"...Andrew touched the lives of many, helping them in his special way become better people."
In today's world of Individualized Education Programs, Individualized Family Service Plans, and the Individuals with Disabilities Education Act, it can be unfathomable to imagine a time in which babies born with disabilities were routinely separated from their parents. Yet, a mere five decades ago, it was commonplace. Often, mothers were not even told that their babies had survived the delivery. Instead of reconnecting mother and child, the doctors would whisk the child away to an institution, where he would live a grim existence and would often be sterilized against his will. Andrew Wyllie, the subject of this book, would have suffered the same fate had it not been for the love, determination, and perseverance of his parents.

Today, parents in the U.S. have access to a comprehensive support system to guide them in raising a child with a disability. While it is by no means flawless, Wyllie and other parents in her position would have considered it a godsend in the 1960's and beyond. . . Thanks to their tenacity, however, Andrew did have his own homemade therapy program. . .

Drawing on a collection decades in the making of letters, notebooks, and other source materials, Wyllie's book encompasses the whole of Andrew's remarkable life. . .
Later in her book, Wyllie touches on the particular difficulties of puberty in children with Down syndrome, and shows her pride in Andy as he thrives in high school and with his first forays into employment. Unfortunately, Andrew's personal successes throughout his life did not prevent his later diagnosis of schizophrenia nor his passing after his diagnosis of Alzheimer's disease.

Like parenting itself, Wyllie's book is a labor of love, characterized by admirable resolve and insightful socio-familial analysis. She unflinchingly explores her own early emotions toward raising a child with Down syndrome . . . While the challenges . . . cannot be overstated, Wyllie's narrative also depicts the incredible rewards of parenting and the immeasurable love of a child.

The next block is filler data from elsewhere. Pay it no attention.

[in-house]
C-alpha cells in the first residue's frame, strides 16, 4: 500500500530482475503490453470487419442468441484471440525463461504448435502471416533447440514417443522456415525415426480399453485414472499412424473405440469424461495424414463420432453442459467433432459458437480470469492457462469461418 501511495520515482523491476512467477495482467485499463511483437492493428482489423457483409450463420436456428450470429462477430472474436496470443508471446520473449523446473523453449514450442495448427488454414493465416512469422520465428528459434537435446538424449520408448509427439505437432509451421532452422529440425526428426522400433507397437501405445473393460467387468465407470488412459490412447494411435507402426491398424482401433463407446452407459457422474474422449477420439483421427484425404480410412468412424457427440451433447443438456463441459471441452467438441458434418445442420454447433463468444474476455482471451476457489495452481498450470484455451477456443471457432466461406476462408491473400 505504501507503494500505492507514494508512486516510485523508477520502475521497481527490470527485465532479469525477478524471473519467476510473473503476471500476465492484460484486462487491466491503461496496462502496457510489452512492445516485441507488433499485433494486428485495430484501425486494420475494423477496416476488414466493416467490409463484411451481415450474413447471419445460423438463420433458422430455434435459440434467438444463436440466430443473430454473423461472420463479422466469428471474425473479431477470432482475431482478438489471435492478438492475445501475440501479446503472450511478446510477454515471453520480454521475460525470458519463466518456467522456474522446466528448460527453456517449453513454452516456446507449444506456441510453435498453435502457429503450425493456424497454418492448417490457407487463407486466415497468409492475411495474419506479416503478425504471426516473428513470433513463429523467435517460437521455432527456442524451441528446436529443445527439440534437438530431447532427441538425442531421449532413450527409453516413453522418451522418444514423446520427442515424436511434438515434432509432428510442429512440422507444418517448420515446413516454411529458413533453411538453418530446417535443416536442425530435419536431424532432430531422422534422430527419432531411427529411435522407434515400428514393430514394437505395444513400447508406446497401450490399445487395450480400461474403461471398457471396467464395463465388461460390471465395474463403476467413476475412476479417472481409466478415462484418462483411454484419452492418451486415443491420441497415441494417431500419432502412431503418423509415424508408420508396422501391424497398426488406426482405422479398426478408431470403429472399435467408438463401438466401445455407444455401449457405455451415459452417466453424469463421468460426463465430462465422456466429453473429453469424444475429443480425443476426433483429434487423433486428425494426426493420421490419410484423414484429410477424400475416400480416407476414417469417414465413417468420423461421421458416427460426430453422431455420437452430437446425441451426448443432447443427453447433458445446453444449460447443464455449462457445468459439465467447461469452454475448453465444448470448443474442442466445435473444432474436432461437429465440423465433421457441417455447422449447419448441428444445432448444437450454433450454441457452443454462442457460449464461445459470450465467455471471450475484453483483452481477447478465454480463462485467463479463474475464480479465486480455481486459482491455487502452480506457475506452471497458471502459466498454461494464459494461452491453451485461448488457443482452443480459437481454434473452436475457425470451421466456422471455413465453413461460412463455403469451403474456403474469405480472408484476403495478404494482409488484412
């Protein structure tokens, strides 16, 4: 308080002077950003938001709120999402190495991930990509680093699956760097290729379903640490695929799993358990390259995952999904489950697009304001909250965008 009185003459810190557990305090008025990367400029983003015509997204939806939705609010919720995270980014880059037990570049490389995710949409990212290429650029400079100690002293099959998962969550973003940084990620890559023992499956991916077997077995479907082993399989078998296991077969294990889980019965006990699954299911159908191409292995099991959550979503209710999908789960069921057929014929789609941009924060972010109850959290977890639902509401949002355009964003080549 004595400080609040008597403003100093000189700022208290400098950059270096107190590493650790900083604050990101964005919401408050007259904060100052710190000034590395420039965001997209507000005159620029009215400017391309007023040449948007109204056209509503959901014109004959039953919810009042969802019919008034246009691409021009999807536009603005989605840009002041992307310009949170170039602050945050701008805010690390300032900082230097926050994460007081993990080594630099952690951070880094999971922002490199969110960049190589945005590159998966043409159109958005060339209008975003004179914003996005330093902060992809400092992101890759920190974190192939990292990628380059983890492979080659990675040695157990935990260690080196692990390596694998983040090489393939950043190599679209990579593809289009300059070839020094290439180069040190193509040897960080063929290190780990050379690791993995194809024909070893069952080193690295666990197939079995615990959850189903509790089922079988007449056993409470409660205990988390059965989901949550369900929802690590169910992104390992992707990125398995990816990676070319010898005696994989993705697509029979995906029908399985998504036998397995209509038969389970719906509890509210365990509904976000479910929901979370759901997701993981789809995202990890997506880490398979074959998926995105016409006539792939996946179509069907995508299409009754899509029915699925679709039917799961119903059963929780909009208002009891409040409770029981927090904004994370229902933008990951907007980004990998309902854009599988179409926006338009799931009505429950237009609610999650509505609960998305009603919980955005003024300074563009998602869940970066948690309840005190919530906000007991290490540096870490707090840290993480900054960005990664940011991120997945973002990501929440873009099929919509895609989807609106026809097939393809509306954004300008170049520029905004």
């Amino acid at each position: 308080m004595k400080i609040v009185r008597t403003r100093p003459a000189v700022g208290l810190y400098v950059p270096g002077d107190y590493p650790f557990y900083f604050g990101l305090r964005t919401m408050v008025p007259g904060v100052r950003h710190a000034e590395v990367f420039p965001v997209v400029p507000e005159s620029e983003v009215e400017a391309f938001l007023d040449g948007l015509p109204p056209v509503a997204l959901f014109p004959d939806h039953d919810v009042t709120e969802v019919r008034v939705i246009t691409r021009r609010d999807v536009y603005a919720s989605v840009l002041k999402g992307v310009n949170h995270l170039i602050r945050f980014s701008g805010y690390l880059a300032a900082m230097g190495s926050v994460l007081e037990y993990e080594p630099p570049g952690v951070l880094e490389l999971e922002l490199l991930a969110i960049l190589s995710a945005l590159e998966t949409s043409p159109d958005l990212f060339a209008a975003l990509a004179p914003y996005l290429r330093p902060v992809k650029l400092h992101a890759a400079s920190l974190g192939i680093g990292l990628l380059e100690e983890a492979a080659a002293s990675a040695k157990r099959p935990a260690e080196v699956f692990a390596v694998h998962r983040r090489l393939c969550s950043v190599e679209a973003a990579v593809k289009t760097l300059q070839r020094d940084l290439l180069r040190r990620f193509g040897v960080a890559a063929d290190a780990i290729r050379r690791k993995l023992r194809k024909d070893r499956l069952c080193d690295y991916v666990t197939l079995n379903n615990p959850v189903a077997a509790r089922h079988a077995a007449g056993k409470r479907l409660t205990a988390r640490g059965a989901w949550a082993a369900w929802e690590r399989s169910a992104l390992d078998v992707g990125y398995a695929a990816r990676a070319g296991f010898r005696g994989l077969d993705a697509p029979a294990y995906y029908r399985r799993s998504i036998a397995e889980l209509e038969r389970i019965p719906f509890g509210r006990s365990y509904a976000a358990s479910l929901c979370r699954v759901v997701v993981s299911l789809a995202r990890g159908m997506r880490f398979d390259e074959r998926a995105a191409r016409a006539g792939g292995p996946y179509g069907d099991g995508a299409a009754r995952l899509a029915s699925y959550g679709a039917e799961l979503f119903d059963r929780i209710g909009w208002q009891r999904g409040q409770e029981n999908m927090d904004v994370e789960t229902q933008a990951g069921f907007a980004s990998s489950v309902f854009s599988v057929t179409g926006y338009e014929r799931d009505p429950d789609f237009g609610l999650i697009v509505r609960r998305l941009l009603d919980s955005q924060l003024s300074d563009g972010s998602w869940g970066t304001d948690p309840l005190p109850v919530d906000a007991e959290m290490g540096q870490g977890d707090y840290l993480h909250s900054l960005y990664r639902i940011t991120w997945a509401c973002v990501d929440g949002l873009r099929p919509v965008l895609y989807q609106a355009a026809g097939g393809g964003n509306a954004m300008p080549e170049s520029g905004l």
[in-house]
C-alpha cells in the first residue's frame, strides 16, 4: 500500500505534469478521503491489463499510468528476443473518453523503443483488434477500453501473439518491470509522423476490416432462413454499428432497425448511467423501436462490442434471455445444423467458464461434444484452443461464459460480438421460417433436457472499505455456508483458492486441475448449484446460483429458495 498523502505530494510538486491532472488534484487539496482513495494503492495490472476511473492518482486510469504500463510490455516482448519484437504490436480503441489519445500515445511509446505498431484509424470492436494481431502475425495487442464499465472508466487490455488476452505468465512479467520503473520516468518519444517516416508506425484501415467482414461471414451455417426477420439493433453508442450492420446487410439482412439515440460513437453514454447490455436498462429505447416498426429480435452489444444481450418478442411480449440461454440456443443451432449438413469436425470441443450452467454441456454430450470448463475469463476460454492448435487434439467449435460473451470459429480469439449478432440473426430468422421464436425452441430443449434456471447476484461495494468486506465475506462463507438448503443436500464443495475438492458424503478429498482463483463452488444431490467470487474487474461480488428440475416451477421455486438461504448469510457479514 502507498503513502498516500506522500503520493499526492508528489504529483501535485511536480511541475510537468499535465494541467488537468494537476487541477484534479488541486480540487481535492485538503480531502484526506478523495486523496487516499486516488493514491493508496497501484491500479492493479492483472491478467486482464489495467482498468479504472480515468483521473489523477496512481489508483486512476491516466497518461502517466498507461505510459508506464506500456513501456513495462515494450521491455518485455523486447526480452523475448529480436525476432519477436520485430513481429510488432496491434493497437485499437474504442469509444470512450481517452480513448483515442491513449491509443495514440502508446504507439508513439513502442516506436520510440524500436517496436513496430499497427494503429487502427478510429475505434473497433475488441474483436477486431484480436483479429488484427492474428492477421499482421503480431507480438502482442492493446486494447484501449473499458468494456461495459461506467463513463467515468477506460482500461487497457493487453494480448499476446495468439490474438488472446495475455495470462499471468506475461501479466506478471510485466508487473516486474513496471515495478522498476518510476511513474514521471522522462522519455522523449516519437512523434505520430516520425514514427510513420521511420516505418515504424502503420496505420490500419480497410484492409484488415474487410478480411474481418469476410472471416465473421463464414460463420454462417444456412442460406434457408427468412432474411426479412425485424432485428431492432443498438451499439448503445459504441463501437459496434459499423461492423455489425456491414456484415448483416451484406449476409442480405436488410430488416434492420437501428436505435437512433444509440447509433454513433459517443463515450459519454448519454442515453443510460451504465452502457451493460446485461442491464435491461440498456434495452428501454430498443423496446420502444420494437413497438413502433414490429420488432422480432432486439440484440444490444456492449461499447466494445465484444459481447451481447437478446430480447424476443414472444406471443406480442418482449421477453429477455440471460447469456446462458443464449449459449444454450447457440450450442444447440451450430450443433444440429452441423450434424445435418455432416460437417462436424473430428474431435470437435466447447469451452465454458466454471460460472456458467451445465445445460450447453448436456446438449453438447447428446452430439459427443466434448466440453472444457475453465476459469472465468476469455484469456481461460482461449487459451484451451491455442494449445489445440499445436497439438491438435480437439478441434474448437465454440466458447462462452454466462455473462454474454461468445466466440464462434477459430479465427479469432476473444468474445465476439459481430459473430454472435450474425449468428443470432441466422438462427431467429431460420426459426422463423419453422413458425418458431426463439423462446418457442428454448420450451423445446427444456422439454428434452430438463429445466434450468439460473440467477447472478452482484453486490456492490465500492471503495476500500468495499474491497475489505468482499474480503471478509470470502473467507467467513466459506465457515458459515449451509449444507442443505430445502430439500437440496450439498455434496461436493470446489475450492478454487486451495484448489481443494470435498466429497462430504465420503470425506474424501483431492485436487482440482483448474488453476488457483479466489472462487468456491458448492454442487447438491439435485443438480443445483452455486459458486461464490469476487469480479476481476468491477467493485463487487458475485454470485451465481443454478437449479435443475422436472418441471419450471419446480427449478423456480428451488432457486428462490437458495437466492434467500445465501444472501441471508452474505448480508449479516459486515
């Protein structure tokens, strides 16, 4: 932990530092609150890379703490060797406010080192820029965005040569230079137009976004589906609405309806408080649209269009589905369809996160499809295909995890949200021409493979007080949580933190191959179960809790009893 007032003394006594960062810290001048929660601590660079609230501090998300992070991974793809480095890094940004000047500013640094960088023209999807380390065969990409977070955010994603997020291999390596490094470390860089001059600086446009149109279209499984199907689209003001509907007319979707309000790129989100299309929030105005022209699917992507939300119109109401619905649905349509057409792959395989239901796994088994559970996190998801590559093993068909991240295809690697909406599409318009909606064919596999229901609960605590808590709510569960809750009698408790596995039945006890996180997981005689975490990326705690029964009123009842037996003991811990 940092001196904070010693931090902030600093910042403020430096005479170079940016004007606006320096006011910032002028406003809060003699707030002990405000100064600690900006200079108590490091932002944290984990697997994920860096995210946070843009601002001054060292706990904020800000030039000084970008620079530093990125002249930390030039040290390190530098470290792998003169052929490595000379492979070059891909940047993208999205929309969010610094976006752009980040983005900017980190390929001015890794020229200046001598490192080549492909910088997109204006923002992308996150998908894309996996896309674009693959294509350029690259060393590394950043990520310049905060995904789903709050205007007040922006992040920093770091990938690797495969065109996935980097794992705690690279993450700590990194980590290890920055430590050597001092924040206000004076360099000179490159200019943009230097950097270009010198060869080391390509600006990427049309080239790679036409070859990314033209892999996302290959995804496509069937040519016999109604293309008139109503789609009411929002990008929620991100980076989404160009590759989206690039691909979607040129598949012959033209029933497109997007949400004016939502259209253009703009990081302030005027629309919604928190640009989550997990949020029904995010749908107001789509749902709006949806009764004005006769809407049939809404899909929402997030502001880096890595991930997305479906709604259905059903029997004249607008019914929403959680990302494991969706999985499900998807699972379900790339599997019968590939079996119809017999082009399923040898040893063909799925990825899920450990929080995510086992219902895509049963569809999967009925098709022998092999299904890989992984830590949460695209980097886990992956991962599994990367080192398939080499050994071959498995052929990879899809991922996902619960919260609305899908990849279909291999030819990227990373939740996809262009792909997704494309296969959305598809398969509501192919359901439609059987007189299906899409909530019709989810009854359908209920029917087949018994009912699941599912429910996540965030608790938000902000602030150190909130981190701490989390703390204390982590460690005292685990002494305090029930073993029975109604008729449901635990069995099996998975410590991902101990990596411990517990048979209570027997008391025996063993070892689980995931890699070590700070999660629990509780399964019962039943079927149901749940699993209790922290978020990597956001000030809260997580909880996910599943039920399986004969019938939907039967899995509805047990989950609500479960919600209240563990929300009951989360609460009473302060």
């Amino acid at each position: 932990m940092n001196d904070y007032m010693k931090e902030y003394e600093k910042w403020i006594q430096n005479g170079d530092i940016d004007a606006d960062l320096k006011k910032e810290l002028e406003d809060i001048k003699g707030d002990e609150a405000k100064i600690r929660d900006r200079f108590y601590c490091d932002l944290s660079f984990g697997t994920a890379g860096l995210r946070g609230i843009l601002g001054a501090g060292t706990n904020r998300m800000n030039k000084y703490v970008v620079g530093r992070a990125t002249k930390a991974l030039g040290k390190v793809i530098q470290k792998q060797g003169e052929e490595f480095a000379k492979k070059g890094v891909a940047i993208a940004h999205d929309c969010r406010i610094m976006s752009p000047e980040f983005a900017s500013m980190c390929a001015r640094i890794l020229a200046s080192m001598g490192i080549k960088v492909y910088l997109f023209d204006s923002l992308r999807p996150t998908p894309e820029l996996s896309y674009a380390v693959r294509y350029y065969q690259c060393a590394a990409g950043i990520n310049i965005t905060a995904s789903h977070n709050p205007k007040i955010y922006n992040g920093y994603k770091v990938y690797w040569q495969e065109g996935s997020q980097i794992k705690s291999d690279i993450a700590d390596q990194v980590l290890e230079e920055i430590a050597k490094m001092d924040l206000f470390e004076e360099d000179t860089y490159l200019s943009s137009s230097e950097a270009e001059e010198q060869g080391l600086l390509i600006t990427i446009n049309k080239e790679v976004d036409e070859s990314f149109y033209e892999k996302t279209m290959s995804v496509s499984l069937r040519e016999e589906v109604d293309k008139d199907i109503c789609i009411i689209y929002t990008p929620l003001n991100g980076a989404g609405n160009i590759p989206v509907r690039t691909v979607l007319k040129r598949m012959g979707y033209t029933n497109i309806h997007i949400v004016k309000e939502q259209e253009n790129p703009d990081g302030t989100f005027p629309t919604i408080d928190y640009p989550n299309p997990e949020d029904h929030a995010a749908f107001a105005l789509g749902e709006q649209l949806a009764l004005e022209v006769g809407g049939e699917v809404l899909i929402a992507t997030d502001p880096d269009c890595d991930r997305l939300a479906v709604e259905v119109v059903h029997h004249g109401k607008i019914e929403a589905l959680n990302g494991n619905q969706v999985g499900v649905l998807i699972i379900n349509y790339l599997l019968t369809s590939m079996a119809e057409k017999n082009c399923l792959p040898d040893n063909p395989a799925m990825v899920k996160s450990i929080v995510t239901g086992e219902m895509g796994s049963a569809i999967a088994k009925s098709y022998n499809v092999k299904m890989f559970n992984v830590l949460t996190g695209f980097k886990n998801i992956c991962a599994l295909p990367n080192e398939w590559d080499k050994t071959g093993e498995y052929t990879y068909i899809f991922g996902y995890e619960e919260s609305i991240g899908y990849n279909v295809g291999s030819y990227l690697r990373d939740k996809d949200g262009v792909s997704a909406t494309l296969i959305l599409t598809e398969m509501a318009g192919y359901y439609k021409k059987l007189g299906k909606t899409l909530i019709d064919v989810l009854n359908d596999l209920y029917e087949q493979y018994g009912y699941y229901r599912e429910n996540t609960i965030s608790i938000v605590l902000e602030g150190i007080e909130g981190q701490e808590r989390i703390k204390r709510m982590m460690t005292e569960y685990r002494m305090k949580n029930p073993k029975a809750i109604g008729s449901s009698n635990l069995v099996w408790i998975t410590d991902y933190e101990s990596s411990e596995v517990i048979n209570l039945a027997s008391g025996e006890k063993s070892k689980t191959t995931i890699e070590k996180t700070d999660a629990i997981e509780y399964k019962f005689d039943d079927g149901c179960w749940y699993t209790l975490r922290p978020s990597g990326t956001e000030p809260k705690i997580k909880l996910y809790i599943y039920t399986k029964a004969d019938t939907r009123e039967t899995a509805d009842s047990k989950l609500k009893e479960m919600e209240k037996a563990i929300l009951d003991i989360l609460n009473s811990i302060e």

This heartwarming story goes beyond the scope of a typical biography. Wyllie interjects keen historical insight along the way. . .Throughout the course of her writing, she goes on to describe how public acceptance of differences slowly began to change with initiatives from the Kennedy White House, grassroots efforts from an "army of parents" across the country who sought to form a national organization, and finally in 1975 the establishment of a free, appropriate public education (FAPE) for all children with the passing of the Education for All Handicapped Children law.

Wyllie isn't only a family biographer; she is a social historian who isn't afraid to offer her own analysis and criticism as needed. Her delightfully detailed book opens a door to another world—a world that often exists right in front of the average person without his realizing it. As the book winds down following the poignant recounting of Andrew's death, Wyllie discusses the lasting impact her son had on so many lives. In loving Andrew and refusing to give him up, Wyllie found a resilient inner peace, a "greater sense of humanity," and a "different outlook on the measure of success."